From beef at the top to nuts at the bottom, for each product you can see from this chart, built by Our World in Data, which stage in the supply chain a food's emissions originate. This extends from land use changes on the left, through to transport and packaging on the right.
In this comparison we look at the total GHG emissions (shown as CO2e) per kilogram of food product. CO2 is the most important GHG, but not the only one – agriculture is a large source of the greenhouse gases methane and nitrous oxide. To capture all GHG emissions from food production researchers therefore express them in kilograms of ‘carbon dioxide equivalents’ (CO2e). This metric takes account not just CO2 but all greenhouse gases.
The data in this chart came from the largest meta-analysis of global food systems to date, published in Science by Joseph Poore and Thomas Nemecek (2018).
The most important insight from this study is probably that there are massive differences in the GHG emissions of different foods: producing a kilogram of beef emits 60 kilograms of CO2e. While peas emits just 1 kilogram per kg.
Overall, animal-based foods tend to have a higher footprint than plant-based. Lamb and cheese both emit more than 20 kilograms CO2e per kilogram. Poultry and pork have lower footprints but are still higher than most plant-based foods, at 6 and 7 kg CO2e, respectively.
For most foods – and particularly the largest emitters – most GHG emissions result from land use change (shown in green), and from processes at the farm stage (brown). Farm-stage emissions include processes such as the application of fertilizers – both organic (“manure management”) and synthetic; and enteric fermentation (the production of methane in the stomachs of cattle). Combined, land use and farm-stage emissions account for more than 80% of the footprint for most foods.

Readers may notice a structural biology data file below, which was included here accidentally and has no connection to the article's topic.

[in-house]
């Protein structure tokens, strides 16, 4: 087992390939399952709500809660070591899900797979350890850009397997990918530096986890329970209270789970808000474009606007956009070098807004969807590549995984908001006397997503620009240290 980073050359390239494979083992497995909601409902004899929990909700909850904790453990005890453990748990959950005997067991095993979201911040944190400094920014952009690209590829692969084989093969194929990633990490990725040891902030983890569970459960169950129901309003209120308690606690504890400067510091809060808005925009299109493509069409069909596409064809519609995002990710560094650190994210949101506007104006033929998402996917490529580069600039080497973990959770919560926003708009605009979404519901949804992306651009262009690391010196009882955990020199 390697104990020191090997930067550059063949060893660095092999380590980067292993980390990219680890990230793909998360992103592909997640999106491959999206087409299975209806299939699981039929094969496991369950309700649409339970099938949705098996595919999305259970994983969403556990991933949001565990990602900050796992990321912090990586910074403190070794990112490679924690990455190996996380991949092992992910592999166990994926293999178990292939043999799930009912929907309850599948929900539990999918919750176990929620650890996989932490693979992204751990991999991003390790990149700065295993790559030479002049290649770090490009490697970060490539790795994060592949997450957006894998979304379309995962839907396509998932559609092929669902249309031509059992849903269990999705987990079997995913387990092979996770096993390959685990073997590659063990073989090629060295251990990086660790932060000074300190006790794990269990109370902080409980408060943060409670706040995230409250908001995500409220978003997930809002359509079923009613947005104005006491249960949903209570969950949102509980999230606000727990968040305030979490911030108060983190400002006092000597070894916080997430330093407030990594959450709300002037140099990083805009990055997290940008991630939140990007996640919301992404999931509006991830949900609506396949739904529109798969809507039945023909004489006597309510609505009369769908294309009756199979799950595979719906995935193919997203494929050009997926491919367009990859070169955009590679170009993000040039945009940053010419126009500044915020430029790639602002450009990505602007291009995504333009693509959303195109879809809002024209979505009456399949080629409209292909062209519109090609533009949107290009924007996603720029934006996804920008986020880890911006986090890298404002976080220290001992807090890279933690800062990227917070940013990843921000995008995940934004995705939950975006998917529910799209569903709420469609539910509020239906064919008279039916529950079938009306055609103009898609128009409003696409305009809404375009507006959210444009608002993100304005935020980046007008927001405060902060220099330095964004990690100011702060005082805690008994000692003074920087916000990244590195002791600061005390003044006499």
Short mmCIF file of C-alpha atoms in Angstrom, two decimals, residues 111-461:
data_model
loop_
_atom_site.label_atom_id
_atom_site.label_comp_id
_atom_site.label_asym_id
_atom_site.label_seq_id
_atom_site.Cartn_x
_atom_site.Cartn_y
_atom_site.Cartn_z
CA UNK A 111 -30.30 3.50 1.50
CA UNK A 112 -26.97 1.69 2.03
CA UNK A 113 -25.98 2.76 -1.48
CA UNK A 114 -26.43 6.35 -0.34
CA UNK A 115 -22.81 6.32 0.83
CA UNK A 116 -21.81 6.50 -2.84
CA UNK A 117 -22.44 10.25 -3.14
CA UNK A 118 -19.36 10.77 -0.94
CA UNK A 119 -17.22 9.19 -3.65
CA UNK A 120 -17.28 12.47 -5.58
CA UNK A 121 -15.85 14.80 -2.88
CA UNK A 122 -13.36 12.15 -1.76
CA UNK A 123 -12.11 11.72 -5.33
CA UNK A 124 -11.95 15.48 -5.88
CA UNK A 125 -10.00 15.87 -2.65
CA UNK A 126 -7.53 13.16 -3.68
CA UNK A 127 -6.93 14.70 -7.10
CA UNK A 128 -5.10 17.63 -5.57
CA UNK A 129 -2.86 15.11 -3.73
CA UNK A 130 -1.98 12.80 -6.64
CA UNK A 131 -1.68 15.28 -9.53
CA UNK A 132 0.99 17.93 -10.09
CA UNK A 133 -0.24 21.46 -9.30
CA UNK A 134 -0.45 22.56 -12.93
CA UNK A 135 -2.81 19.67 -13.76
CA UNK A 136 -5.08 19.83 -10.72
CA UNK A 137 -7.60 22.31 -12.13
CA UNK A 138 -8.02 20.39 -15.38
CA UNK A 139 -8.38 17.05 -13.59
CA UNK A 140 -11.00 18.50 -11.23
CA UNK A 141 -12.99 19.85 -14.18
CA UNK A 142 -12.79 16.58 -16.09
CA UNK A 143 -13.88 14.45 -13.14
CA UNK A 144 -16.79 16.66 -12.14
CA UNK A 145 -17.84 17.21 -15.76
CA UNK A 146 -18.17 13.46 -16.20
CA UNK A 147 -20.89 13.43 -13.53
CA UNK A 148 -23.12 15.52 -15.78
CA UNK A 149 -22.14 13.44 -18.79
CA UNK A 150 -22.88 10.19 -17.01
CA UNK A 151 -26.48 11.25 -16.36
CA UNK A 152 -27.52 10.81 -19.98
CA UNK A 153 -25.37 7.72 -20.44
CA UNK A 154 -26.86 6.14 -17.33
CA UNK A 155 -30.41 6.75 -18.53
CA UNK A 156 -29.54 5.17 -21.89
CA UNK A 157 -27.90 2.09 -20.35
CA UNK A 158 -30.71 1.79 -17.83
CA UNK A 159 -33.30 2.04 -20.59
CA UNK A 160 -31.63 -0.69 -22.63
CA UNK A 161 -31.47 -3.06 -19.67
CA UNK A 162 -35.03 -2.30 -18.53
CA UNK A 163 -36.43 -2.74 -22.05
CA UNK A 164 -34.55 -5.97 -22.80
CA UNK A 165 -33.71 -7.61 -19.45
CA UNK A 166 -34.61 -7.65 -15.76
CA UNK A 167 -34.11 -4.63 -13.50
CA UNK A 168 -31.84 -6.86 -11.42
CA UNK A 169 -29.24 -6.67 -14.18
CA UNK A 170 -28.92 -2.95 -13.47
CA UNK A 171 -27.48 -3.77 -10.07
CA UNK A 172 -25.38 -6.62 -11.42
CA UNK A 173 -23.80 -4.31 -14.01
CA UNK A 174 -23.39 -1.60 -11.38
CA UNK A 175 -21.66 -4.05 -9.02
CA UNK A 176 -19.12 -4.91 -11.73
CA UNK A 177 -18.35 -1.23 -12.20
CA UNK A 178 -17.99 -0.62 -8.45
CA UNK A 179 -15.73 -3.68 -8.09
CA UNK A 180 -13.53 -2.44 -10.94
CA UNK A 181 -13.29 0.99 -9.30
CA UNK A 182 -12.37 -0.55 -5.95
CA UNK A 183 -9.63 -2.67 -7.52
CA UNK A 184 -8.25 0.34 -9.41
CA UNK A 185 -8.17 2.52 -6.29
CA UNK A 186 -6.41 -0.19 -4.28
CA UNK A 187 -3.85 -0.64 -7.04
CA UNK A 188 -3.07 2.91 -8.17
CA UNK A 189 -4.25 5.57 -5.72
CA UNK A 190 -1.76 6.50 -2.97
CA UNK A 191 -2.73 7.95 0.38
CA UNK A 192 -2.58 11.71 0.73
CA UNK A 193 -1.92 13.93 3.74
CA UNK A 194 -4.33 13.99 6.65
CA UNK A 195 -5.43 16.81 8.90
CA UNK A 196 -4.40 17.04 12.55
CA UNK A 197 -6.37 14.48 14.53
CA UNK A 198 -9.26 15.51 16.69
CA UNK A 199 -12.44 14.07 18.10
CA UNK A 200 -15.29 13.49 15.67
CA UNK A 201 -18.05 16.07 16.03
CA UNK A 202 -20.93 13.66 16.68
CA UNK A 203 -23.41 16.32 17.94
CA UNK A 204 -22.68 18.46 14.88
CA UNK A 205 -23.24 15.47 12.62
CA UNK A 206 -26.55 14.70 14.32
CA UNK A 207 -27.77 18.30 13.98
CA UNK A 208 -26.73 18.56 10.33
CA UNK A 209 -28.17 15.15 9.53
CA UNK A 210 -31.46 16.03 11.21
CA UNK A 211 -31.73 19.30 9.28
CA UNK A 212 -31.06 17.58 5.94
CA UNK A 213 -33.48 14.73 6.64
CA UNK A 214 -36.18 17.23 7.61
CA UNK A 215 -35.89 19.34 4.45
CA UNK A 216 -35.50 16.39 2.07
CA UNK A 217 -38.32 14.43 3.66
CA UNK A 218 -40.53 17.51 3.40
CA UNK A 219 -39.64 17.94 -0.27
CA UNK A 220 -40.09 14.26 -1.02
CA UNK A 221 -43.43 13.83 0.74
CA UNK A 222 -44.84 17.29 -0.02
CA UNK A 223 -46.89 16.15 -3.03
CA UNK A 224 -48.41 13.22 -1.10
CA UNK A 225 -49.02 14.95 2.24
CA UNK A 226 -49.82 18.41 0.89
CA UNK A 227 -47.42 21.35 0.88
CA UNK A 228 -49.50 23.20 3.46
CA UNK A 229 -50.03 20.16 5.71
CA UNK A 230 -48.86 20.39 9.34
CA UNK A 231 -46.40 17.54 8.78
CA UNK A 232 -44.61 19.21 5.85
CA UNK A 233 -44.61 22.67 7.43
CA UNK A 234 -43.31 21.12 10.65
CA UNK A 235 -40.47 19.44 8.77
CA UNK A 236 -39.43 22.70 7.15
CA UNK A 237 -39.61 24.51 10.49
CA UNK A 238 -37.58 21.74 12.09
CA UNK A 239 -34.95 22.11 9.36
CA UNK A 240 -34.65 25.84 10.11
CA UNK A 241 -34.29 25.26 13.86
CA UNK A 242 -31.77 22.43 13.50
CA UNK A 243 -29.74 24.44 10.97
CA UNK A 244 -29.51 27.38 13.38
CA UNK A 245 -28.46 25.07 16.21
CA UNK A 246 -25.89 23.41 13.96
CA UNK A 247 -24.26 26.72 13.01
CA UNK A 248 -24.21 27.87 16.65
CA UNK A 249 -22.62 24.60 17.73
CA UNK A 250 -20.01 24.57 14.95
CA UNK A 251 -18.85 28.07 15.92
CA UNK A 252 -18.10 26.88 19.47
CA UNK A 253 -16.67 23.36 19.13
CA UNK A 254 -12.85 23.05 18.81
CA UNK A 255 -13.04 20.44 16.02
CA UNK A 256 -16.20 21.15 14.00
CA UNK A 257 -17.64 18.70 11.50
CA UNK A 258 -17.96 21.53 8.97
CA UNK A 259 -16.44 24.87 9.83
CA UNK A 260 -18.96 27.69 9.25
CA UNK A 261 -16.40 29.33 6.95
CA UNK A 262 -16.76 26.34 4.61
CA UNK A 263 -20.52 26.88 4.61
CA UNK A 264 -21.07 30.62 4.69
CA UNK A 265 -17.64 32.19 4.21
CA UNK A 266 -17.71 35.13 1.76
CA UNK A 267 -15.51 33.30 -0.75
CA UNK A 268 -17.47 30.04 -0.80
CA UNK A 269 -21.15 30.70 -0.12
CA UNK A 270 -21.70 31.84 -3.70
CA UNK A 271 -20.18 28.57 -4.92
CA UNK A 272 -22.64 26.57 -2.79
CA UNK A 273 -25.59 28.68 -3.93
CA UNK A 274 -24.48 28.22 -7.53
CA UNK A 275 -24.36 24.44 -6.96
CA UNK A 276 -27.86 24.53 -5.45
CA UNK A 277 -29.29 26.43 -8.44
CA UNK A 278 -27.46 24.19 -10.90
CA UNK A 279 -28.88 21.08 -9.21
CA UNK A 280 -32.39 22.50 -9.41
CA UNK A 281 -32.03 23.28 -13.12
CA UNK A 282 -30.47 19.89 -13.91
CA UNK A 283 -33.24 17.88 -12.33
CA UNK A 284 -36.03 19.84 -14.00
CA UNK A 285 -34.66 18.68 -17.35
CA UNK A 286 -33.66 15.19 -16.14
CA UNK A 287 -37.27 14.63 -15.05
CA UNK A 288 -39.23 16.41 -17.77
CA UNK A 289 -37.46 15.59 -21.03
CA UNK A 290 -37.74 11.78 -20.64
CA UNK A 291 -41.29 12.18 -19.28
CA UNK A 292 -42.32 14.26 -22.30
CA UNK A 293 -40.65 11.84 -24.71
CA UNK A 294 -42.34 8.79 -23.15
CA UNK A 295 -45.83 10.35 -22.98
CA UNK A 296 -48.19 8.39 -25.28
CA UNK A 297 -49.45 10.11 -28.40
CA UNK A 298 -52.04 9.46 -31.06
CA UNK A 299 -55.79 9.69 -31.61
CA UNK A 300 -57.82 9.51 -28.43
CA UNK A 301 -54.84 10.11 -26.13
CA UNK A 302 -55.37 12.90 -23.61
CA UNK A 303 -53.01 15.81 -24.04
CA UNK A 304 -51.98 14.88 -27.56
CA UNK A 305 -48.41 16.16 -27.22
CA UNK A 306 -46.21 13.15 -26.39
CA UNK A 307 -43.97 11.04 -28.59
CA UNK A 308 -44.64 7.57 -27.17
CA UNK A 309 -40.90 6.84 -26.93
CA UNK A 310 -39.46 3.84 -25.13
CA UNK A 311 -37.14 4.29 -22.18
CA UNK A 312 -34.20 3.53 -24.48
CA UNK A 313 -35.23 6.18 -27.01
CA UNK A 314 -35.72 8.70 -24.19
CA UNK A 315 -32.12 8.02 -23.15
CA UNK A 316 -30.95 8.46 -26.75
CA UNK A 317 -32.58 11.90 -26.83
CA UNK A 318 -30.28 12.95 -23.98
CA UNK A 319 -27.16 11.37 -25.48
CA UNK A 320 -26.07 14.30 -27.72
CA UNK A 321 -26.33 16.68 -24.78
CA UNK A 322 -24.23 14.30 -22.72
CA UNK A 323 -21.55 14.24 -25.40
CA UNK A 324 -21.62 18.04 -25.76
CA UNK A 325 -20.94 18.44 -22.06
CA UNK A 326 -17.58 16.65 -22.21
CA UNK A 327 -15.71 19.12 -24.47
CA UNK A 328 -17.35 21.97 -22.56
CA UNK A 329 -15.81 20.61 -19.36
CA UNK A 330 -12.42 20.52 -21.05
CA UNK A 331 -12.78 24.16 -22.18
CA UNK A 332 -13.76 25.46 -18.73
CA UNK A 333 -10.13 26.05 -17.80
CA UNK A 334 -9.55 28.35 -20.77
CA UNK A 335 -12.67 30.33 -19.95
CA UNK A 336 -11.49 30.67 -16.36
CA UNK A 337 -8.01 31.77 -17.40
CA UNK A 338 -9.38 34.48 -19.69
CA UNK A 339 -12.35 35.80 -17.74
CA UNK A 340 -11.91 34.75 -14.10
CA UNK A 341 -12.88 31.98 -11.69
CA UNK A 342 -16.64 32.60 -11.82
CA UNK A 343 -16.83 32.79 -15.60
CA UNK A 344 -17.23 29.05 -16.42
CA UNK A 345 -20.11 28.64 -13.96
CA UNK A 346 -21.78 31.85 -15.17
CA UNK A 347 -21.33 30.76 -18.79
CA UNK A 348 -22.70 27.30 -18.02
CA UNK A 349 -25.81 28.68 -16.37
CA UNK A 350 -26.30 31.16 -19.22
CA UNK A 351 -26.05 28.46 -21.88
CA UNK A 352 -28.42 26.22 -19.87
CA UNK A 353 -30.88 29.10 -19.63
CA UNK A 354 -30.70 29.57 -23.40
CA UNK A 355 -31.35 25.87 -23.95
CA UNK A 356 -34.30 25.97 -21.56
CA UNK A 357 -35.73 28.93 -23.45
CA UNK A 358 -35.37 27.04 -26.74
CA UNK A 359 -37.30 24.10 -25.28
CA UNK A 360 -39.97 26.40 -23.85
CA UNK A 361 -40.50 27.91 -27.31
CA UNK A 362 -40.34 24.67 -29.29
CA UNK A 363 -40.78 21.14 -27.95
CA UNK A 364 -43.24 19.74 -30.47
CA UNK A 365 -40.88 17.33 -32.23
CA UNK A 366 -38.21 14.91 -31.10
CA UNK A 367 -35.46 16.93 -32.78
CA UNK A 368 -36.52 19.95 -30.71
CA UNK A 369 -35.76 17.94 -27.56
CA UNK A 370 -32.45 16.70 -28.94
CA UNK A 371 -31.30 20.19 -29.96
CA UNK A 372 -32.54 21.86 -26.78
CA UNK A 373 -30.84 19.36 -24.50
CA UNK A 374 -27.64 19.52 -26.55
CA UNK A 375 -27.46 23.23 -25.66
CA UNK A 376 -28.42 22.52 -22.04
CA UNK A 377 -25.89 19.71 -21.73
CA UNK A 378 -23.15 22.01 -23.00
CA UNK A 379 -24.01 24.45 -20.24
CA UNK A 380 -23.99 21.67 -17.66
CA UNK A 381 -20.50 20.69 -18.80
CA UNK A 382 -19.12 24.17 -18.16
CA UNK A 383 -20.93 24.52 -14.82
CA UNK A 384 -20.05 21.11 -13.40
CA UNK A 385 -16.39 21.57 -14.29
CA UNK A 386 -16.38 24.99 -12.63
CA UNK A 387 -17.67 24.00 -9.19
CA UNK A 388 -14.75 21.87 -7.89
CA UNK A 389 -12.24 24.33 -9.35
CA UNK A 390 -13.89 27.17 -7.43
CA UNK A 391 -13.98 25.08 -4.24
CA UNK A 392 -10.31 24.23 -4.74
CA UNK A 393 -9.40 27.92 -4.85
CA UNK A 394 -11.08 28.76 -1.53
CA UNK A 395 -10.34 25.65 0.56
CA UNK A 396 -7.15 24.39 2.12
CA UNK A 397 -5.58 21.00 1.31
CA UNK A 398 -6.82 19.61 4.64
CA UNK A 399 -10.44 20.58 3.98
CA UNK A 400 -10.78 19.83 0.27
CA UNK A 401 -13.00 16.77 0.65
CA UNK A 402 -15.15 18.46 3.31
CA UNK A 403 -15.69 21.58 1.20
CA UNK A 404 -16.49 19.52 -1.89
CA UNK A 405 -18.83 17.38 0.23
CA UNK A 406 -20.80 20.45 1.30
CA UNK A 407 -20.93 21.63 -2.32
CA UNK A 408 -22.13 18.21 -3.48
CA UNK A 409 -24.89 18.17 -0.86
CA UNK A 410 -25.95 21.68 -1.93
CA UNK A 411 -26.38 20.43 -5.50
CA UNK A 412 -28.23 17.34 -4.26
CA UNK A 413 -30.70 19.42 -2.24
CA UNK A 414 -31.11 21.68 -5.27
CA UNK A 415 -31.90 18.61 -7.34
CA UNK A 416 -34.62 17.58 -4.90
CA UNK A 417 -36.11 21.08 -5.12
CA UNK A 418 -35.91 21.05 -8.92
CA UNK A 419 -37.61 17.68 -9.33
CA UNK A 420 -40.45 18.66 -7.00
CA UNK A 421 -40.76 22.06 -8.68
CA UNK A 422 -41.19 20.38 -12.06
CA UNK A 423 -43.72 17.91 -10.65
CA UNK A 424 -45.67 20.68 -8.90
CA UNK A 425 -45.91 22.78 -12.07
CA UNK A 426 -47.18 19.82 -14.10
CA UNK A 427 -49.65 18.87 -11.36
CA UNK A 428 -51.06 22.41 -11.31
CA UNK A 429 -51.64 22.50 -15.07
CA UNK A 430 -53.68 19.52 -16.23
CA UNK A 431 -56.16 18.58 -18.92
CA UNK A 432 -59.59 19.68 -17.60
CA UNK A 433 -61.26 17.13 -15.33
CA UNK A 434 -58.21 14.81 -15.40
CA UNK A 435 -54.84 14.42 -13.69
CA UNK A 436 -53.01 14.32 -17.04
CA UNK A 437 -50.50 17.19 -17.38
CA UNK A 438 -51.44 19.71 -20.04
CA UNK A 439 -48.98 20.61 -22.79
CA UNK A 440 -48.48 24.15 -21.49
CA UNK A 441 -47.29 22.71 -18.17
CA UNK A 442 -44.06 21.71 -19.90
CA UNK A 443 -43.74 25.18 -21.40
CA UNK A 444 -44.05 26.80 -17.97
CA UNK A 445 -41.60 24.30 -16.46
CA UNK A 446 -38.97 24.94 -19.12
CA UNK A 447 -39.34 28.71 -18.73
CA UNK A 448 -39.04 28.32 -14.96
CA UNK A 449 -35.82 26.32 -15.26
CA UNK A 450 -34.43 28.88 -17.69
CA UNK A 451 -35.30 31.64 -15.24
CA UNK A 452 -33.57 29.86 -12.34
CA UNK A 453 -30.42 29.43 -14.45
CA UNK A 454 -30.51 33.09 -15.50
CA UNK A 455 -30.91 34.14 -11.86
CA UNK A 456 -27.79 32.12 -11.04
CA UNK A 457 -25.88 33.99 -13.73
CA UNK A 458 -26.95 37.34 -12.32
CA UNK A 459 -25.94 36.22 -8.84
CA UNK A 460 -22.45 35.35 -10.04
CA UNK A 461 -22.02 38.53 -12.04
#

In most cases, transport is a small contributor to emissions. It accounts for less than 10%, and it’s much smaller for the largest GHG emitters. In beef from beef herds, it’s 0.5%. Not just transport, but all processes in the supply chain after the food has left the farm – processing, transport, retail and packaging – mostly account for a small share of emissions.
The exception is food that travels by air. In Australia, this means anything that is perishable, which has to be flown in from overseas. Flying emits 50 times more CO2e than boat per ton kilometre.
The important take aways here are that whether you buy food from the farmer next door or from far away, it is not the location that makes the carbon footprint of your dinner large, but the fact that it is beef or lamb or peas. Plant based food is an exception. Even when shipped at great distances, its emissions are much less than locally-produced animal products.
Eating local matters for freshness, health and supporting your local economy and community, which is usually the place that supports you.
This chart is from Our World in Data and they in turn got their data from the largest meta-analysis of global food systems to date, published in Science by Joseph Poore and Thomas Nemecek (2018). In this study, the authors looked at data across more than 38,000 commercial farms in 119 countries.